To conclude the evaluation of the book, we believe that the large number of chapters, 18 in all, makes some discussions tiresome. Articles with complementary themes could be incorporated, making the text more fluid. At the end of each chapter, the bibliography used by the author is presented, some references are repeated in more than one chapter. To facilitate the reader’s access to the references and avoid repetitions and breaks in the reading flow, the editors could have composed a single block at the end of the book. We note, finally, that no slip in terms of authorship or editing of the work tarnishes the excellent instrument in confronting racism and sexism that are these Writings of a Lifetime.
Summary of Escritos de uma vida
- Apresentação | Djamila Ribeiro
- Prefácio | Conceição Evaristo
- Mulher negra
- O poder feminino no culto aos orixás
- Gênero, raça e ascensão social
- “Terra nostra” só para os italianos
- Tempo feminino
- Expectativas de ação das empresas para superar a discriminação racial
- Por um multiculturalismo democrático
- Ideologia tortuosa
- Gênero e raça na sociedade brasileira
- A batalha de Durban
- Mulheres em movimento
- A obra civilizatória
- Viva a constituição cidadã
- Racismo, religião e crime
- Estado laico, feminismo e ensino religioso em escolas públicas
- Política cultural e cultura política: contradições e/ou complementaridades?
- Mulheres negras e poder: um ensaio sobre a ausência
- Pela permanência das cotas raciais nas universidades brasileiras
To broaden your literature review
- See book reviews on
- Biografia | Biografias
- Economia política do racismo
- Feminismo | Feminismo Camponês | Feminismo Decolonial | Feminismo Negro | Feminismo Popular | Feminismo Transnacional | Feminismos
- Pedagogia da resistência
- Racismo | Racismo antinipônico | Racismo Cotidiano | Racismo Estrutural | Racismo nas Américas | Racismos
- Consult dossiers of articles on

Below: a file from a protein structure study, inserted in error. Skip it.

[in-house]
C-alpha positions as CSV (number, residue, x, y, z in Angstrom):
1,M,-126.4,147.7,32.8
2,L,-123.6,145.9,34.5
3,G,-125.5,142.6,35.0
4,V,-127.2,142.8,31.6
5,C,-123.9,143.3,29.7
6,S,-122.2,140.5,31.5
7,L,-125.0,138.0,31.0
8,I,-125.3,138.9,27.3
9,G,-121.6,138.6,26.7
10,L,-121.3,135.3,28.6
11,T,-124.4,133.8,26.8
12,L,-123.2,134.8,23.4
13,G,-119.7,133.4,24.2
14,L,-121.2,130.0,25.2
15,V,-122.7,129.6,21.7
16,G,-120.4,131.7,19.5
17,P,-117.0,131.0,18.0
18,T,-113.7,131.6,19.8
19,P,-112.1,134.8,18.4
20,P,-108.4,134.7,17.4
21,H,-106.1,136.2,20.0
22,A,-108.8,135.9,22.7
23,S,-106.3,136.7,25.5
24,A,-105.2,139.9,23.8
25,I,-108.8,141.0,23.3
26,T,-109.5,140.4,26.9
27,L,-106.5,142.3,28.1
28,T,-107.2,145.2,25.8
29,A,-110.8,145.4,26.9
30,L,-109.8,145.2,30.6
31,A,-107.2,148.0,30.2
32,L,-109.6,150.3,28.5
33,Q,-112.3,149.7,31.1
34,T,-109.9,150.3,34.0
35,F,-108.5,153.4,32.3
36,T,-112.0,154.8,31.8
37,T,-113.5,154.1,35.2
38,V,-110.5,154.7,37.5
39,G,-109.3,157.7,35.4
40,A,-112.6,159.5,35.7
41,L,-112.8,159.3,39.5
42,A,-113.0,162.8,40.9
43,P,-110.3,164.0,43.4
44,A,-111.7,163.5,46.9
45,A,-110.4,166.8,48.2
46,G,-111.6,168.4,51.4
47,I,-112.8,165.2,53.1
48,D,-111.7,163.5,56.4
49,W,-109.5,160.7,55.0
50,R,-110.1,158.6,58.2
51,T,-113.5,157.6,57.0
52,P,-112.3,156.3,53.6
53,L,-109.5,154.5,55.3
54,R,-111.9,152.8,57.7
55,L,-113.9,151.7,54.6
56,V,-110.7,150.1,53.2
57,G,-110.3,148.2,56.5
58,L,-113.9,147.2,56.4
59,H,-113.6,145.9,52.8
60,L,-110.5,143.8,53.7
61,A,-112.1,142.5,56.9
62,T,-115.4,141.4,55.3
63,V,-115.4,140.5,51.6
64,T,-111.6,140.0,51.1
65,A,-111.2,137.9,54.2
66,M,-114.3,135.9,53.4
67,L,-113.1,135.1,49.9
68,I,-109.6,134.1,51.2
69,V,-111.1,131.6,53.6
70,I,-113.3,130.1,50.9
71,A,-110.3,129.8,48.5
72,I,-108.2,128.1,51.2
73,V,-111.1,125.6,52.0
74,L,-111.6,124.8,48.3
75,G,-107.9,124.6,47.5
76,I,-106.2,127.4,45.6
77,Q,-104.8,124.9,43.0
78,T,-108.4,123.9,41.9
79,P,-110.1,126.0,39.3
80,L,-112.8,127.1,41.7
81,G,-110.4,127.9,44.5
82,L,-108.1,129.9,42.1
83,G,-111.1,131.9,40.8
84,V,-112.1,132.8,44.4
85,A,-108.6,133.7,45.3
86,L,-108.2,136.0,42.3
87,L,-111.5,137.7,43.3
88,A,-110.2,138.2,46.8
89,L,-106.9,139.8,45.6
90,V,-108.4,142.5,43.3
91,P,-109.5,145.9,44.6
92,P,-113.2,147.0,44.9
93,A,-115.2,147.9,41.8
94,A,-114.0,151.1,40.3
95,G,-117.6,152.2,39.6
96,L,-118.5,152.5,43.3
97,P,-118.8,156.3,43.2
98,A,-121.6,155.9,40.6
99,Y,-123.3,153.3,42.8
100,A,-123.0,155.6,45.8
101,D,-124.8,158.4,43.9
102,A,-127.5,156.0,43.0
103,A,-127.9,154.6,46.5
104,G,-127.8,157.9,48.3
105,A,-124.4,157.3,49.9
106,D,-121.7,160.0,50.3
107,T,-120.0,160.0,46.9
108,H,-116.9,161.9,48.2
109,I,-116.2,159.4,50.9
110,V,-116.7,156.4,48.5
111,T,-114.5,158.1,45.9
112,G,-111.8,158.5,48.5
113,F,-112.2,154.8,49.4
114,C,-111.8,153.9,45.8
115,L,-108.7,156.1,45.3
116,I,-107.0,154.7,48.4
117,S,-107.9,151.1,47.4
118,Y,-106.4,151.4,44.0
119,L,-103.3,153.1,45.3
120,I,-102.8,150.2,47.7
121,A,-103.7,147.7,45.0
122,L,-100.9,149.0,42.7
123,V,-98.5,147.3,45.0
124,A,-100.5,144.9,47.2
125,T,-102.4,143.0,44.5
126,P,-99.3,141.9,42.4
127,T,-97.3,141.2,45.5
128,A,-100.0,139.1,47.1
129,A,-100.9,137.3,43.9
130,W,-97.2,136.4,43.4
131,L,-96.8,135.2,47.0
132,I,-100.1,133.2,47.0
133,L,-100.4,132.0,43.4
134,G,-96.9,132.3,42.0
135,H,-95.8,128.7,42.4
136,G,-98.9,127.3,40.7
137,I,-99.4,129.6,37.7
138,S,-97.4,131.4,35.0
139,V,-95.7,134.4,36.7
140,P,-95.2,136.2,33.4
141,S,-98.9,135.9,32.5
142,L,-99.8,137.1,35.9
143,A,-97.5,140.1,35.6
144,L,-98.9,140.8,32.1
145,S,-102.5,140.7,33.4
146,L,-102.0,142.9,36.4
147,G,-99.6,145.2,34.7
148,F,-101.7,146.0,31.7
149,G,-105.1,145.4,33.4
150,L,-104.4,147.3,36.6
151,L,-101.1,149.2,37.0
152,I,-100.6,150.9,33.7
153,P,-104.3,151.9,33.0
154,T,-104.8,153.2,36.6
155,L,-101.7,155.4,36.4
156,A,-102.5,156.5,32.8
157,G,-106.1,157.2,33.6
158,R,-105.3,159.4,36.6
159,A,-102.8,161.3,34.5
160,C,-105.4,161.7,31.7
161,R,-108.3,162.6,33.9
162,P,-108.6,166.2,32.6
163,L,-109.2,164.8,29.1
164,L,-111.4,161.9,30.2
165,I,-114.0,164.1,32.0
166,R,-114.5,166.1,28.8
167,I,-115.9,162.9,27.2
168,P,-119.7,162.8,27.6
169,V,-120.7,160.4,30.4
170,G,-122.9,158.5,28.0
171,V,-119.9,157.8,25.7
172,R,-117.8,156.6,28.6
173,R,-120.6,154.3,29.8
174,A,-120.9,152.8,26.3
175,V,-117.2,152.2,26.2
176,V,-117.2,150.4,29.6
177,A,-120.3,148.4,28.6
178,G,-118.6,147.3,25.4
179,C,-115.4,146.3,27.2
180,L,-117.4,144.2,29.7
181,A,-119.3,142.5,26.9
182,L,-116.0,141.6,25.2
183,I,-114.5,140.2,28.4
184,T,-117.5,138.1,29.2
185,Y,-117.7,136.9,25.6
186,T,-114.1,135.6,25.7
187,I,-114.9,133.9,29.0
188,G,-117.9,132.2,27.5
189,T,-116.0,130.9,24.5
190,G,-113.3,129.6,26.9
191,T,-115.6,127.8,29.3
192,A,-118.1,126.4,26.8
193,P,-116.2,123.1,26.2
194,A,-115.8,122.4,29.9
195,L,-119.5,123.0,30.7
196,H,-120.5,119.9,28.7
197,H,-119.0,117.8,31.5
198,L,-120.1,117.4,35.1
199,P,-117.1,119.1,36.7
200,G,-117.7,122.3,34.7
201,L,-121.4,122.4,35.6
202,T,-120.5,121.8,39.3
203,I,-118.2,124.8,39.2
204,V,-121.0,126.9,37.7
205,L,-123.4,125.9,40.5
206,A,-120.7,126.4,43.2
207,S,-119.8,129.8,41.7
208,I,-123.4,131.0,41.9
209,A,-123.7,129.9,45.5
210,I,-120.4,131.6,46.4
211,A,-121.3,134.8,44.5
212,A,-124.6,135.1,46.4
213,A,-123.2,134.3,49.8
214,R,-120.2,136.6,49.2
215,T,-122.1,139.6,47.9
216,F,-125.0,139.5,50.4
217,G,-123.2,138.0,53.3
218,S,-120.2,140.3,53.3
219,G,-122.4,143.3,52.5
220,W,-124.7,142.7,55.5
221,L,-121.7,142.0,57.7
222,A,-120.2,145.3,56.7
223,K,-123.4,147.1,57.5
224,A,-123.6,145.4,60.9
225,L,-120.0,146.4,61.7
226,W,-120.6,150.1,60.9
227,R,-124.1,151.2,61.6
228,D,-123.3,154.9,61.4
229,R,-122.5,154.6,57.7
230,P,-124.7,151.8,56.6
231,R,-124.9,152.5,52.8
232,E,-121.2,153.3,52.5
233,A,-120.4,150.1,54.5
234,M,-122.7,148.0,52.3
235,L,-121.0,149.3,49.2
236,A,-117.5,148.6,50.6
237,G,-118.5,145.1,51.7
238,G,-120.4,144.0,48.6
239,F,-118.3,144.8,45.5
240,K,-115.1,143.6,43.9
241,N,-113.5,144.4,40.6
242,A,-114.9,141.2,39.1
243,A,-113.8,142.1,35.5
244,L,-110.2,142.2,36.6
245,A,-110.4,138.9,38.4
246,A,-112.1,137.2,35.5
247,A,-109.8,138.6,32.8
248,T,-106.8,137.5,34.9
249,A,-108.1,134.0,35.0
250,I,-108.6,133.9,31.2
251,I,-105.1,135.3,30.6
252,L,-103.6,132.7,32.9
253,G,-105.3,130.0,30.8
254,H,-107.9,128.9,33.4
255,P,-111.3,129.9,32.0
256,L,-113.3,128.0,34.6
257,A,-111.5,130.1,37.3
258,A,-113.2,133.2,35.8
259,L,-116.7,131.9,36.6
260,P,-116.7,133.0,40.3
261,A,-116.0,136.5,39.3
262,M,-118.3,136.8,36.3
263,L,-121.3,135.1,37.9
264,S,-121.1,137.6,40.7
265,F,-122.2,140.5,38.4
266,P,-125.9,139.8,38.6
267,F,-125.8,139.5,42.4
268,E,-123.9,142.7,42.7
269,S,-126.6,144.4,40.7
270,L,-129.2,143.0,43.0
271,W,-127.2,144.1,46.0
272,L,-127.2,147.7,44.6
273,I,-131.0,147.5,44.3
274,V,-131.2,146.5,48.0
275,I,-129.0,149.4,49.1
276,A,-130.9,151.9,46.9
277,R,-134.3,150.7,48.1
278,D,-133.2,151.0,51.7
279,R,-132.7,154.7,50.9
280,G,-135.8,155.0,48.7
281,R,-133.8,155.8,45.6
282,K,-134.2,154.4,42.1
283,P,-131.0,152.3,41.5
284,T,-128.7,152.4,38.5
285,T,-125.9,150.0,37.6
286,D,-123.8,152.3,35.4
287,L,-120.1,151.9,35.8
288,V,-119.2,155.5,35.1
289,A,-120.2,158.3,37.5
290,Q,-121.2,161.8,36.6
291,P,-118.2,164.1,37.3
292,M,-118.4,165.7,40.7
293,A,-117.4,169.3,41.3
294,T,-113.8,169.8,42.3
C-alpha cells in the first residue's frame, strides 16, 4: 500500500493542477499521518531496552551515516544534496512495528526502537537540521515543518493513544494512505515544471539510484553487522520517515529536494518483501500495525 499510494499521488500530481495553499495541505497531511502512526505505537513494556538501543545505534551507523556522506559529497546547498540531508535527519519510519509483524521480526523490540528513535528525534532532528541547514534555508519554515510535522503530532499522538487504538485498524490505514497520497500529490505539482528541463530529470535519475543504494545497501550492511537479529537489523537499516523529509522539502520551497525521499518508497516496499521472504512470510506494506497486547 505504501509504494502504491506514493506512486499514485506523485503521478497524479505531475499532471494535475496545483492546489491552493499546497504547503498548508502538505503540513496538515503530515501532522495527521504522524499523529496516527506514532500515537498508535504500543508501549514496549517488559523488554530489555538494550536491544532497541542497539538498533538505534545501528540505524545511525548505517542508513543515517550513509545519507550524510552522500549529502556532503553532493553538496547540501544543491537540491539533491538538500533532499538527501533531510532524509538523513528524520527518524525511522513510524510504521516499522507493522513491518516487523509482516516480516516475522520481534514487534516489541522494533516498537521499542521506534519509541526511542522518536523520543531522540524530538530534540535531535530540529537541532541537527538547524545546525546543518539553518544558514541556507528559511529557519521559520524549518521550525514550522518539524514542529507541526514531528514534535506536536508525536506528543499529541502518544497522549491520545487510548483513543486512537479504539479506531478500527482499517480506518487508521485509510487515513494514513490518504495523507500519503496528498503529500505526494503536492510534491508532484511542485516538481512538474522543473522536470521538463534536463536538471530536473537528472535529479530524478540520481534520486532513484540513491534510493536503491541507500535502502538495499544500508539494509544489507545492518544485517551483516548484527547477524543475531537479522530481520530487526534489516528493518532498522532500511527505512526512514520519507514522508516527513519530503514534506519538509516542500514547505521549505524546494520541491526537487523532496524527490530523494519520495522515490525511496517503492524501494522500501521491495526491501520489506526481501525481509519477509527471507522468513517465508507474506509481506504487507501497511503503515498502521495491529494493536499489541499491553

- Biografia | Biografias
- Escritas (Auto)Biográficas
- Feminismo | Feminismos
- Raça | Raça e Pós-Abolição em perspectiva comparada
- Resistência Escrava | Resistências Africanas
- Racismo | Racismo Estrutural | Racismos
Simone Rodrigues de Carvalho Silva holds a degree in Vernacular Letters (Uneb), a specialist in Linguistic and Literary Studies (Uneb) and is a Master’s student in the Graduate Program in Estudos Africanos, Povos Indígenas e Culturas Negras (PPGEAFIN/Uneb). Social media: @simonerodriguesde.carvalho ; ID Lattes: https://lattes.cnpq.br/3911788950920392; ID ORCID: https://orcid.org/0000-0003-1346-5424 E-mail: [email protected].
To cite this review
CARNEIRO, Sueli. Escritos de uma vida. São Paulo: Pólen Livros, 2019. 2906p. Resenha de: SILVA, Simone Rodrigues de Carvalho. Combatendo o racismo. Crítica Historiográfica. Natal, v.3, n.10, mar./abr., 2023. Disponível em <https://www.criticahistoriografica.com.br/combatendo-o-racismo-resenha-escritos-de-uma-vida-de-sueli-carneiro/>. DOI: 10.29327/254374.3.10-5
© – Authors who publish in Historiographical Criticism agree to the distribution, remixing, adaptation and creation of their texts, even for commercial purposes, provided that due credit is guaranteed for the original creations. (CC BY-SA).